An anti-inflammatory drug may have the potential to stall the damaging effects of alcohol on the fetal brain, according to a recent study.
Ibuprofen reduced neuroinflammation and behavioral signs of alcohol exposure in a rat model of fetal alcohol spectrum disorders (FASD).
The study was the first to directly link alcohol-induced inflammation in the hippocampus to cognitive impairment later in the life, said senior author Derick Lindquist from The Ohio State University.
The findings could have eventual implications reaching beyond fetal alcohol spectrum disorders, because neuroinflammation is a hallmark of many neurological diseases, he said.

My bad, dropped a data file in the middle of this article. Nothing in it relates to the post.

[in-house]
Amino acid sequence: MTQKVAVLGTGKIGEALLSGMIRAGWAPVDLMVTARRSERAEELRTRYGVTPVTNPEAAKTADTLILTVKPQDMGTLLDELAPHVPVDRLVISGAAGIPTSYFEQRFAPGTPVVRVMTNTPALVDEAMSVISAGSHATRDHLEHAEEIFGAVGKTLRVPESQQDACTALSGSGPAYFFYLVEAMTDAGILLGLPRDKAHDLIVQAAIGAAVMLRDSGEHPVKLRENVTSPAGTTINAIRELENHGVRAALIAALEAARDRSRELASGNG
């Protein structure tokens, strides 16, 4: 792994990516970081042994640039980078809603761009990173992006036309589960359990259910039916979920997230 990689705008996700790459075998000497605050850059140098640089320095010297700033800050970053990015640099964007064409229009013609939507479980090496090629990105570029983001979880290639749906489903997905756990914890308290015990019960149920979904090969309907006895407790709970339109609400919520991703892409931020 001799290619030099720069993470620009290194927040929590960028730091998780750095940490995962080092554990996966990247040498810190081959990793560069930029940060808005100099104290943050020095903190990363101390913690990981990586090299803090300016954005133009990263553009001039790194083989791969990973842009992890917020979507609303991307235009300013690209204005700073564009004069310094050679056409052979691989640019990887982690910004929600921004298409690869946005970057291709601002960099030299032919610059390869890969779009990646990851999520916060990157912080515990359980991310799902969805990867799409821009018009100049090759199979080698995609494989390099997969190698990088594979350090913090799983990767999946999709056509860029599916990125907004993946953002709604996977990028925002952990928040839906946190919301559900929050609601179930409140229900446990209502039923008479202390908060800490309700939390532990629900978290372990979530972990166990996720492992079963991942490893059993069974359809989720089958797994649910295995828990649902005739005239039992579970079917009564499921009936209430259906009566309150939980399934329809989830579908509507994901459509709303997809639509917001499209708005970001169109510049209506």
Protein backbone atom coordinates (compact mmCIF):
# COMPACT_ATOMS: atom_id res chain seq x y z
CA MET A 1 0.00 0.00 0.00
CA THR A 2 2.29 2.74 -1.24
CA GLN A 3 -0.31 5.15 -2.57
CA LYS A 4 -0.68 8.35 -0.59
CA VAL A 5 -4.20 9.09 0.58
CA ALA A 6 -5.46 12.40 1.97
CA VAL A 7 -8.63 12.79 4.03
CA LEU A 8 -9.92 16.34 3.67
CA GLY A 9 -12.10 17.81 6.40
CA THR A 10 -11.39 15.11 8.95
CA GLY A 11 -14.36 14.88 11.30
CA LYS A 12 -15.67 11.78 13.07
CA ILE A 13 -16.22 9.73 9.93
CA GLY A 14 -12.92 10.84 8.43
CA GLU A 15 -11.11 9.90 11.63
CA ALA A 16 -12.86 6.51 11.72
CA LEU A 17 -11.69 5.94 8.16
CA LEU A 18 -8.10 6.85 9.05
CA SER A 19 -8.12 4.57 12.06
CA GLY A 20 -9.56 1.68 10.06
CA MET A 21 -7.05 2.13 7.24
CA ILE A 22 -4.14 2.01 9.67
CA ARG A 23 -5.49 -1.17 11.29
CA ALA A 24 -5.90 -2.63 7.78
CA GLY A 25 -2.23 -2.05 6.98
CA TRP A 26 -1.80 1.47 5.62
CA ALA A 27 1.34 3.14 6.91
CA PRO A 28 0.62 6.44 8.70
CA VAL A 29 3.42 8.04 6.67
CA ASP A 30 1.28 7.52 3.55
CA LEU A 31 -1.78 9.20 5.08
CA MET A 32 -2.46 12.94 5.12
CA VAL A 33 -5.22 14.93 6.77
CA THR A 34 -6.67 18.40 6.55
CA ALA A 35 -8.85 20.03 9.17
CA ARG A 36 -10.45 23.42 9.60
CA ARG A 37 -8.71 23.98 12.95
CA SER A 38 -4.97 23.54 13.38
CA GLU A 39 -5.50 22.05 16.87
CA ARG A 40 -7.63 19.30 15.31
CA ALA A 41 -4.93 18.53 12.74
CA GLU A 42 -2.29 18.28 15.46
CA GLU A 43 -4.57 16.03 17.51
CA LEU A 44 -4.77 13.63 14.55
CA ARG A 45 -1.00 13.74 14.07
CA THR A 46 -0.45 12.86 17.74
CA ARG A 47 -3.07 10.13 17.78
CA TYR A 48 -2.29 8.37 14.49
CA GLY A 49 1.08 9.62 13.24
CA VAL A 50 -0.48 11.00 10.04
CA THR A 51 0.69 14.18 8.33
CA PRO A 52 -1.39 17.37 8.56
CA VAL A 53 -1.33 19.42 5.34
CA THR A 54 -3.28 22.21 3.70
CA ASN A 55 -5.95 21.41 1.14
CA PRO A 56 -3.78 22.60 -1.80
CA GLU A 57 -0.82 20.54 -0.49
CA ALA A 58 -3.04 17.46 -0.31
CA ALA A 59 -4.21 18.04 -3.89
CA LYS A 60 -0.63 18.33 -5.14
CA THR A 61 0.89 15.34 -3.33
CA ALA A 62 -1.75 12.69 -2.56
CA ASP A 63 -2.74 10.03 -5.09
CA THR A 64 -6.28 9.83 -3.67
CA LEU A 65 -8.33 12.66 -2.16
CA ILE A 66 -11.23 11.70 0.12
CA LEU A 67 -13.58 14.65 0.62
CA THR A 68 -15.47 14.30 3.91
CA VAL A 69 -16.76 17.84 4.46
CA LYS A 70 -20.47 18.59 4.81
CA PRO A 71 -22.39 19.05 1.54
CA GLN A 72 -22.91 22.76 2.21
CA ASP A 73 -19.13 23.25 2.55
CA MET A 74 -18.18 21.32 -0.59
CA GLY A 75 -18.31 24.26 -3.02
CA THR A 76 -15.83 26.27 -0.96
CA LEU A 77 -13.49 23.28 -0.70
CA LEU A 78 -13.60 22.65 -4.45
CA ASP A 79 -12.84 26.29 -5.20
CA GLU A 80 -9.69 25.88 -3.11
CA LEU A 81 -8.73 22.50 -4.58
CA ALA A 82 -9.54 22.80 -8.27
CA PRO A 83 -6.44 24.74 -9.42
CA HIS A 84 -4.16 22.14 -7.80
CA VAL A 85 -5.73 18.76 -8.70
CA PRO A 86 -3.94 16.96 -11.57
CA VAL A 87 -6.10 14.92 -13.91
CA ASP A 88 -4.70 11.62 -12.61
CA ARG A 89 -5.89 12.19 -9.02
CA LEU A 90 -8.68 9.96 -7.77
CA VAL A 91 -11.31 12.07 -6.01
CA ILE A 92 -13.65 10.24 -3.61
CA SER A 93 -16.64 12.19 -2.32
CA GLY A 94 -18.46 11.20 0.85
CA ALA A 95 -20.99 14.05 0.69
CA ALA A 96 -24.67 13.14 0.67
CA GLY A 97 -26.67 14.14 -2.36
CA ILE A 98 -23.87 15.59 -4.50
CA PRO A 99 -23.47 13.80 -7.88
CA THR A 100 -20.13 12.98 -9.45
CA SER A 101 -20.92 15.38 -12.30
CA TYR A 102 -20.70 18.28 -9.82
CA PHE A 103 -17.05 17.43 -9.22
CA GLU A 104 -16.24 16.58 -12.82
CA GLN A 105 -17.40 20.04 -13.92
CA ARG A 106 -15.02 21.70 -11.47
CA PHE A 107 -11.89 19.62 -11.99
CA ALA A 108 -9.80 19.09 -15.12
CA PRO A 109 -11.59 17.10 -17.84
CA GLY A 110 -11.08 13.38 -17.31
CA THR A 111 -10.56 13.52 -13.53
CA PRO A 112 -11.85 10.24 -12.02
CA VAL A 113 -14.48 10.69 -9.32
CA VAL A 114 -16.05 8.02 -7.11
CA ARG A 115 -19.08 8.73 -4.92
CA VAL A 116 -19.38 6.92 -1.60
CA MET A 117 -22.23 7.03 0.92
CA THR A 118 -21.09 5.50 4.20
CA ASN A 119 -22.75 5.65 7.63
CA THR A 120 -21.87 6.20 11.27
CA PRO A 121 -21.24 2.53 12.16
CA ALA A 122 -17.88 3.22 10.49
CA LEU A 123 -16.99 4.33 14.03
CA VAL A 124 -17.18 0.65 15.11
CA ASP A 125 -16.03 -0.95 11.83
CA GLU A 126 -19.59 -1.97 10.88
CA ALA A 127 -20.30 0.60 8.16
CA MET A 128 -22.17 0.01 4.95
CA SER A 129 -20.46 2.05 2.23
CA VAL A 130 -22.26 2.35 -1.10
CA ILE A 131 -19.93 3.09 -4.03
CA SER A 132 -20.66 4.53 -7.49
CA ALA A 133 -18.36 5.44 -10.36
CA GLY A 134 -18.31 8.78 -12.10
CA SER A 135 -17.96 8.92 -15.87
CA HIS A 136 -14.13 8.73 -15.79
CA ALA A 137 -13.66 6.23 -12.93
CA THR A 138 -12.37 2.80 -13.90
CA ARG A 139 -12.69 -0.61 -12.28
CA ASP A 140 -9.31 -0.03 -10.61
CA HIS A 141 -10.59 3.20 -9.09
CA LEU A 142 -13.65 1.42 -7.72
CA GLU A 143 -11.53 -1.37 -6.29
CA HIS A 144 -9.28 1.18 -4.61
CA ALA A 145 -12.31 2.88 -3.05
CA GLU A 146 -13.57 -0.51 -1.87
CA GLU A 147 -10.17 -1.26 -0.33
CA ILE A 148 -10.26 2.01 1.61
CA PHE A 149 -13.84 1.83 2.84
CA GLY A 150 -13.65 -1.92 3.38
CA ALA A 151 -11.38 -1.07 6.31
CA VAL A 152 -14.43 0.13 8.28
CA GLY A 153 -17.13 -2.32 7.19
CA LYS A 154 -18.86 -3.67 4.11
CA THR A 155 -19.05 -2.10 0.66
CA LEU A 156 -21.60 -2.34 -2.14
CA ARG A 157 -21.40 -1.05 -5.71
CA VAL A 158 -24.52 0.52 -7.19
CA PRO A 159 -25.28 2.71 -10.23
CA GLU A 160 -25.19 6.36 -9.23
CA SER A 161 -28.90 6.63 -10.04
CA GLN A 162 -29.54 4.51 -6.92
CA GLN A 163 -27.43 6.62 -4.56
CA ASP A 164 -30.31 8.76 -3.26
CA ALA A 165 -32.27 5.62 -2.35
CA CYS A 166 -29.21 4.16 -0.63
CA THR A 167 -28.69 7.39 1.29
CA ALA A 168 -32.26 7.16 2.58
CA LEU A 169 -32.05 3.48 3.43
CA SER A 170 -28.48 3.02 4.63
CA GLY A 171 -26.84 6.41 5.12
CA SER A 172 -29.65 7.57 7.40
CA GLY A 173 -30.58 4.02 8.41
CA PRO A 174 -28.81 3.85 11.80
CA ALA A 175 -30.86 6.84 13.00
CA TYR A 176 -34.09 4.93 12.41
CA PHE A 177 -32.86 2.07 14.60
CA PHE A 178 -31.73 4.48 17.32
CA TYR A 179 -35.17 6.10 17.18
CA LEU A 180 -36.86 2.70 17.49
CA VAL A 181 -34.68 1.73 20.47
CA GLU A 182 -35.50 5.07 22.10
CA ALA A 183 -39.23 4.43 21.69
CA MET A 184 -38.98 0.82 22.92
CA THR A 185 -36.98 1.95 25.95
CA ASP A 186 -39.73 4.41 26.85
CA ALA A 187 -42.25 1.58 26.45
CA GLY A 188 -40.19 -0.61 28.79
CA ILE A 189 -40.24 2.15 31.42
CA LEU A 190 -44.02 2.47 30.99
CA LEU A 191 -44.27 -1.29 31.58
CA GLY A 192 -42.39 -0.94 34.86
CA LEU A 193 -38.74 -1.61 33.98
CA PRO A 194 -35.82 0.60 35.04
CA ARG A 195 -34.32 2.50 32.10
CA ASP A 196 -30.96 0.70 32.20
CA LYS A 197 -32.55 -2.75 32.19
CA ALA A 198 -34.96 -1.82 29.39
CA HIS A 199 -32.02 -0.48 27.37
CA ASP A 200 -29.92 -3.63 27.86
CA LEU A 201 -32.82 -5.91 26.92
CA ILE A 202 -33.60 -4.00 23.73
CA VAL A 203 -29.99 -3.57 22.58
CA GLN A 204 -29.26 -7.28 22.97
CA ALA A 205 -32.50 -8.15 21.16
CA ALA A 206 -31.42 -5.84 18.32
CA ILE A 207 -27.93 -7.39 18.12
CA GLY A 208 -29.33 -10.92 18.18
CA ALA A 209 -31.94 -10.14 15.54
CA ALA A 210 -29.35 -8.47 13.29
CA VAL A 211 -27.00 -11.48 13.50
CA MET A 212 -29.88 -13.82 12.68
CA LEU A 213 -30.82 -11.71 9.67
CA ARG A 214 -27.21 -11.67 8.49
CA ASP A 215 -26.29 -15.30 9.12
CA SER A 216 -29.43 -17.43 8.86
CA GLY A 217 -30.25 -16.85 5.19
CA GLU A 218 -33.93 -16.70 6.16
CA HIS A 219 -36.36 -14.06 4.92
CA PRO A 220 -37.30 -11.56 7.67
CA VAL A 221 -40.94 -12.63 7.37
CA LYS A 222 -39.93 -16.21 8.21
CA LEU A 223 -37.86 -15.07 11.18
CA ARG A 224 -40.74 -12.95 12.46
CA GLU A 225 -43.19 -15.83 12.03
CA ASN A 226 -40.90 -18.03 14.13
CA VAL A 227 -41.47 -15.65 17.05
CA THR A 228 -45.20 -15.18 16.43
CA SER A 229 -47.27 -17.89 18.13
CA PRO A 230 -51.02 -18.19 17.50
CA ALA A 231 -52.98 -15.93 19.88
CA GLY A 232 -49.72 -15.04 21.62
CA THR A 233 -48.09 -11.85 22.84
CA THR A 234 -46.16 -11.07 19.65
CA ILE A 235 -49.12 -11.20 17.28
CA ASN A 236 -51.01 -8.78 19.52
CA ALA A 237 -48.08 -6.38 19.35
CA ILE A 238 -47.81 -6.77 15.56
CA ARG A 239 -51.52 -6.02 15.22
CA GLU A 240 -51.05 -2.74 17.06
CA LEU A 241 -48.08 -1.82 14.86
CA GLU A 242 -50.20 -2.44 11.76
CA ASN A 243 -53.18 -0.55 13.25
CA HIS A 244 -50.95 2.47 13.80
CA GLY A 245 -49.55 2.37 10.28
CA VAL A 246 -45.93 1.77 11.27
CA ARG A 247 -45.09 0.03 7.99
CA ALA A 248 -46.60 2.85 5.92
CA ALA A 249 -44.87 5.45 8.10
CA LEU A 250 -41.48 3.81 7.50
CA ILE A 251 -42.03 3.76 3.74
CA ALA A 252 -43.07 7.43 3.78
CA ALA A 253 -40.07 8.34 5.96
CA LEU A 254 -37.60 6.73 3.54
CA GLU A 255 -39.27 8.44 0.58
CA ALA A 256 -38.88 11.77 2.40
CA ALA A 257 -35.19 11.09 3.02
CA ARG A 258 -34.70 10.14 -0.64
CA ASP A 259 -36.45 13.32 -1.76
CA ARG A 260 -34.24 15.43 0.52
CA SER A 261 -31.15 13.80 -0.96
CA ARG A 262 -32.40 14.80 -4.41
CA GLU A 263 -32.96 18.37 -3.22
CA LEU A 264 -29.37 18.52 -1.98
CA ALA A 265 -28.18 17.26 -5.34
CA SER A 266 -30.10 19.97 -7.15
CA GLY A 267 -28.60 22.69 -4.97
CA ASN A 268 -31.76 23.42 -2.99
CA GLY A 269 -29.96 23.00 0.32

Some of the animals in the study were exposed to alcohol four to nine days after birth - the scientific equivalent of the third trimester in a human pregnancy. Alcohol-exposed rats given ibuprofen had lower levels of inflammation in the brain than those given saline solution. Twenty-five days later they also exhibited enhanced long-term memory.
The research helps define the role of the brain's immune system and of inflammation in particular in the development of cognitive dysfunction after fetal alcohol exposure, Lindquist said.
While it's too soon to speculate on implications in humans, it could pave the way for future research into potential treatments for fetal alcohol spectrum disorders and other neurological problems, said lead author Molly Goodfellow.
The study appears in the journal Behavioural Brain Research.